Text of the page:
Sometimes financial problems are stress factors that lead to divorce. And, people who decide to divorce often consider bankruptcy as well. So, while divorce and bankruptcy may go hand in hand, it is important to realize that divorce changes the rules somewhat for bankruptcies. Divorce and bankruptcy become associated in several ways. Divorce addresses debts that couples have when working out property division. The court may decide that you must protect your spouse from debts to creditors by ensuring these debts are handled. Or the court may require your spouse to pay you a certain amount of money as a result of dividing a piece of marital property. Assets are also subject to bankruptcy rules.
So let's say that after divorce, you find the debt overwhelming and want to file bankruptcy to have it discharged. Bankruptcy code Section 523(a) (15) prevents you from discharging any debts you incurred through divorce when filing Chapter 7 or Chapter 11. But, if you decide to file Chapter 13, you are free to have this debt discharged. Also, certain debts you may acquire during divorce such as child support or alimony are considered priority debts and you cannot discharge them no matter which type of bankruptcy you file.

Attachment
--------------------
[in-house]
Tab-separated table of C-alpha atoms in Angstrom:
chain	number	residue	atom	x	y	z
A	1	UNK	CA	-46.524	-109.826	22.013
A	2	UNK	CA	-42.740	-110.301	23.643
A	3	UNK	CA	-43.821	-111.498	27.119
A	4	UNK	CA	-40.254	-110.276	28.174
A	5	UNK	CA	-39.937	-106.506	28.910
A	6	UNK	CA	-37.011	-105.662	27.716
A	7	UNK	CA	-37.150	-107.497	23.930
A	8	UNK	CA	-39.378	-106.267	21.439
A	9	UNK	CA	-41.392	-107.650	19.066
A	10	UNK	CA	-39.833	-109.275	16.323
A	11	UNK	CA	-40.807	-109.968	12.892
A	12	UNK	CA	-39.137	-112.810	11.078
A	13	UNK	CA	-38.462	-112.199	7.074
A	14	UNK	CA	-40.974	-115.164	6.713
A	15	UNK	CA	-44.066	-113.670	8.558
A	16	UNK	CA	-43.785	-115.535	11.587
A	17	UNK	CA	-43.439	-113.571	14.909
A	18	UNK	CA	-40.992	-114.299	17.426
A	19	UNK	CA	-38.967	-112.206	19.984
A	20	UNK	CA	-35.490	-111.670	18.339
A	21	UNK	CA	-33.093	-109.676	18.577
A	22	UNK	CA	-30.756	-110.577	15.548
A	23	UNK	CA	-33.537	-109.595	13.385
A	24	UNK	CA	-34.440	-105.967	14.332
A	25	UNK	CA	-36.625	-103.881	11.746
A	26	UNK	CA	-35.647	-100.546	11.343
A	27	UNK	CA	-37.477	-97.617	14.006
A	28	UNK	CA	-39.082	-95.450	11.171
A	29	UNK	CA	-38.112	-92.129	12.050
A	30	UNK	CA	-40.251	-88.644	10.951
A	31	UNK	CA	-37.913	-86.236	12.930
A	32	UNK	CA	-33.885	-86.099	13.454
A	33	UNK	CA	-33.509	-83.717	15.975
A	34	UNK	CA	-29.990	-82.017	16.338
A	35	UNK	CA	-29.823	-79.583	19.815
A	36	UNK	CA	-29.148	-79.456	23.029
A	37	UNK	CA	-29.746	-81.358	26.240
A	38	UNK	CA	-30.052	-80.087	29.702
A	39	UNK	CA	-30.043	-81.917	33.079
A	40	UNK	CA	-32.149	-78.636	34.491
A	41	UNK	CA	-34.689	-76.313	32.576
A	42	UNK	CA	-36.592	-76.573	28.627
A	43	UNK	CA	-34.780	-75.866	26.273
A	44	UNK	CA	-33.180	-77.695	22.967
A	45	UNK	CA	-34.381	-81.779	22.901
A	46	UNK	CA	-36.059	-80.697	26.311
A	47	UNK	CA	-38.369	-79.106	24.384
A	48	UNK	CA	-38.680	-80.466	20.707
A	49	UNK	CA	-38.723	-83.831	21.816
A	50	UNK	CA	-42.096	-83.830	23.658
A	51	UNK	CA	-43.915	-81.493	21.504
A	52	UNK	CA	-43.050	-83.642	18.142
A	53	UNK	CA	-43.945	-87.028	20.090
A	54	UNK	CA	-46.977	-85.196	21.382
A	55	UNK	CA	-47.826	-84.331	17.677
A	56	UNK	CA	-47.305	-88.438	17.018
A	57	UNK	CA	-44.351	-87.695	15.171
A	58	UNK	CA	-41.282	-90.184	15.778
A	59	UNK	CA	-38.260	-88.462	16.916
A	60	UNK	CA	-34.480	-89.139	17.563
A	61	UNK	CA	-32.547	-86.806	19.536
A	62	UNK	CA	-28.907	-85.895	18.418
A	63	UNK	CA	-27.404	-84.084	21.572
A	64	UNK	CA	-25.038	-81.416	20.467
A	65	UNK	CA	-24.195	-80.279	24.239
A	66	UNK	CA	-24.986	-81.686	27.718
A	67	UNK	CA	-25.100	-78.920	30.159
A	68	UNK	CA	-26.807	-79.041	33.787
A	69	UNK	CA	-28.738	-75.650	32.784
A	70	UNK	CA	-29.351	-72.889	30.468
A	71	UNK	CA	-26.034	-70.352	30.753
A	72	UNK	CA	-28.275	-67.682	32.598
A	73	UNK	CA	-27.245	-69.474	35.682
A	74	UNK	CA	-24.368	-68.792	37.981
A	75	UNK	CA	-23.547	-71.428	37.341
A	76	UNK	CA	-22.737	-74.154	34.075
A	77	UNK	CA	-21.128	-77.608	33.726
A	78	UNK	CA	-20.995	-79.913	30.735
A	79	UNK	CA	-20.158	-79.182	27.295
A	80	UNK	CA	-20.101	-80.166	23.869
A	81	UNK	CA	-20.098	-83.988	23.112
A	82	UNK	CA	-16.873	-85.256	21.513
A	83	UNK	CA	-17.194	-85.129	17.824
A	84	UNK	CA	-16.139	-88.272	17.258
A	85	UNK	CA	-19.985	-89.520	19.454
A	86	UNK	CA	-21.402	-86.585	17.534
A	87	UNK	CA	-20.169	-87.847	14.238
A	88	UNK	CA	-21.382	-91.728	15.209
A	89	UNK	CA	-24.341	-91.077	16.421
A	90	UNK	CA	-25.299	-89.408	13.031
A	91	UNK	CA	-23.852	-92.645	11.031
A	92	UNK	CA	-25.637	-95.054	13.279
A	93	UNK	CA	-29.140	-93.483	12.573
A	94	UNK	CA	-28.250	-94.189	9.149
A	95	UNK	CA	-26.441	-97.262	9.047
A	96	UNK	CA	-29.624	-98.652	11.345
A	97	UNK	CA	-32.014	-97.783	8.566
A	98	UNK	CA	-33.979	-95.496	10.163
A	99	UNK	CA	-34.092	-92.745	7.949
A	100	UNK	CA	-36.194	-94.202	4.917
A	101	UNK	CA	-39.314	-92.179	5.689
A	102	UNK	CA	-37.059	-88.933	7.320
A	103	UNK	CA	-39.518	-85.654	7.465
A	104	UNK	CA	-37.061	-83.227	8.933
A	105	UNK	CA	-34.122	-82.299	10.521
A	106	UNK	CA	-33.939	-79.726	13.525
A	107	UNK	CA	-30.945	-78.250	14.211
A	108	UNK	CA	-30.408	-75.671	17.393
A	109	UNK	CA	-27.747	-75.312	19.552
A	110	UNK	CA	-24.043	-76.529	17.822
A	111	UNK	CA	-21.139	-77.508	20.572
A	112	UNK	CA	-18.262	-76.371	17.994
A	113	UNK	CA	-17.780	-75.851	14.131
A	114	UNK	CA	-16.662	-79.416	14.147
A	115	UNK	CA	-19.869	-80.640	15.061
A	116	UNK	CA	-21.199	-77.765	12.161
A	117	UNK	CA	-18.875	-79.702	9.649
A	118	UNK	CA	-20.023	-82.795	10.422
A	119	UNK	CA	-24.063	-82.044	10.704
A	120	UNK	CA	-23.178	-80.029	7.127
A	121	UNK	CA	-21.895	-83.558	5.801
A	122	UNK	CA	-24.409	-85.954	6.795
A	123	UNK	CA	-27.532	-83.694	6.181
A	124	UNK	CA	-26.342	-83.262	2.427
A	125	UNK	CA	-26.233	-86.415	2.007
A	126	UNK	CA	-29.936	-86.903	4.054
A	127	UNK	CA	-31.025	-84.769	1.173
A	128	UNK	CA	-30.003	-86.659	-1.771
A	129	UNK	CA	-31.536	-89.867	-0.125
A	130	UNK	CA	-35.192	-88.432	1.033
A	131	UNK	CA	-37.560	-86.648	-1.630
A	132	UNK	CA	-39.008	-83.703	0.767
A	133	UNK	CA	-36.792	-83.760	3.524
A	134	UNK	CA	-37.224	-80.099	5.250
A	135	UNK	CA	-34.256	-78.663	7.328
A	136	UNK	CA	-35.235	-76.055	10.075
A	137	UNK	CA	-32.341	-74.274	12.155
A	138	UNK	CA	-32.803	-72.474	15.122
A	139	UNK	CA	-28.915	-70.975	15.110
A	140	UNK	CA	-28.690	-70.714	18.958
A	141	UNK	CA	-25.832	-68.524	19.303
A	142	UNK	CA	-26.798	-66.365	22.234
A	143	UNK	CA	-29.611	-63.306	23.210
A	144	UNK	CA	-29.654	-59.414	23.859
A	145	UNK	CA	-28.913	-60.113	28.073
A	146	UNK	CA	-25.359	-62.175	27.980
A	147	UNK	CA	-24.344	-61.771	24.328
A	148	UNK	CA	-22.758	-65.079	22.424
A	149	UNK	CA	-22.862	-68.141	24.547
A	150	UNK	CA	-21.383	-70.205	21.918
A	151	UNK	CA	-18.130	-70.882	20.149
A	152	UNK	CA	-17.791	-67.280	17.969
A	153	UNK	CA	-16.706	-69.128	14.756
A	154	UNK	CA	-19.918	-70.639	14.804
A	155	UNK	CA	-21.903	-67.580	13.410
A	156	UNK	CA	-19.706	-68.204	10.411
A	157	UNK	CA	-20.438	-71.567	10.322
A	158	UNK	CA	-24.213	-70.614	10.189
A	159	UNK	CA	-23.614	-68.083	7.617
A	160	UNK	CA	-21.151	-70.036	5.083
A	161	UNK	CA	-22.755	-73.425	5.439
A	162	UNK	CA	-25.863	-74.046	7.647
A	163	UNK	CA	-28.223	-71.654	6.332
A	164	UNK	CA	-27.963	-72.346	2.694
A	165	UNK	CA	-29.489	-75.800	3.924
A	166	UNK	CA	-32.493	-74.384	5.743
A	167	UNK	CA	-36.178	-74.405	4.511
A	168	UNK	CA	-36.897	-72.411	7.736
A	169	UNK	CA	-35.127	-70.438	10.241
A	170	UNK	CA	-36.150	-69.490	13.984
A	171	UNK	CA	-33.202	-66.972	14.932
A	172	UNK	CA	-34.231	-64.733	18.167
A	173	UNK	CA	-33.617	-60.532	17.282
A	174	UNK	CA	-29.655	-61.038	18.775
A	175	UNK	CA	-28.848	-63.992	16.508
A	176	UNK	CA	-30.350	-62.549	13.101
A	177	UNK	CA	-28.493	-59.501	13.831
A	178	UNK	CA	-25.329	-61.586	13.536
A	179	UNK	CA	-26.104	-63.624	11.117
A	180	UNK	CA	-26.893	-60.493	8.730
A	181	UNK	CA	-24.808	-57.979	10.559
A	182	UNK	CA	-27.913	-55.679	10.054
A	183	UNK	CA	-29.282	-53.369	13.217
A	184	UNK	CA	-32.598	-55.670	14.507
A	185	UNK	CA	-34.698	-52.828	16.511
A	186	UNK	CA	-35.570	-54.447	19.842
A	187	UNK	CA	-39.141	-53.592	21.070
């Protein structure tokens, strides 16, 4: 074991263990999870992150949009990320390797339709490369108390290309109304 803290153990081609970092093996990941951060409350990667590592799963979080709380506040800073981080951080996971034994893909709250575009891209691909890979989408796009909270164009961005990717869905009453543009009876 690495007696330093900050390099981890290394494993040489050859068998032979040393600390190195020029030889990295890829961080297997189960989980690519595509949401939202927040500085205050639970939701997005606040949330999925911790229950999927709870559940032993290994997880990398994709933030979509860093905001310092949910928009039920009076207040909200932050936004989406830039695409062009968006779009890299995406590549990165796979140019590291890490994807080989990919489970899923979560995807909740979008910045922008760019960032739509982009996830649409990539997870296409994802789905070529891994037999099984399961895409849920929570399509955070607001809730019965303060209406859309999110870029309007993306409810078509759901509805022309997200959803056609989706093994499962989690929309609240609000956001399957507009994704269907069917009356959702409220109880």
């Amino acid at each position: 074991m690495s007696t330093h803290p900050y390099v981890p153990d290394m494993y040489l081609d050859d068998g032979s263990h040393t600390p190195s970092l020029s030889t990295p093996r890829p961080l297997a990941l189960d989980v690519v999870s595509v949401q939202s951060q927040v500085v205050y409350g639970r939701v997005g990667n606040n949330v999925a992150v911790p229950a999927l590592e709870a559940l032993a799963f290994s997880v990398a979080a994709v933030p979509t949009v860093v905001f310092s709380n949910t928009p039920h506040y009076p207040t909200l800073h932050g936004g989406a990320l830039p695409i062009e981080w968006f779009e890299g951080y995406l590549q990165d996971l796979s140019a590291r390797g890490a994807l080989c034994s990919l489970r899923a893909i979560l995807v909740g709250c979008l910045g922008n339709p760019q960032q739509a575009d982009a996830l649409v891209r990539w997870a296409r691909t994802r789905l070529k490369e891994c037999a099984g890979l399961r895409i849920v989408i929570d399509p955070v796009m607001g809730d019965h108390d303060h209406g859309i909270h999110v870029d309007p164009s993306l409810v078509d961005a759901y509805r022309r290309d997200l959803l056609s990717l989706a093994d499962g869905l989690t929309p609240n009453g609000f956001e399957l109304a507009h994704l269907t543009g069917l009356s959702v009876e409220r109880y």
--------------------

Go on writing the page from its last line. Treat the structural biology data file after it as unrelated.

If you know ahead of time that you plan to file for divorce and also plan to file for bankruptcy, consult divorce lawyer and a bankruptcy lawyer during the planning stages. Their advice can spare you from being saddled with certain tax liabilities and non-dischargeable debts.
Harold Shepley & Associates is a full service Pennsylvania debt relief law firm with considerable experience handling bankruptcies. Arrange a free consultation to discuss your financial issues.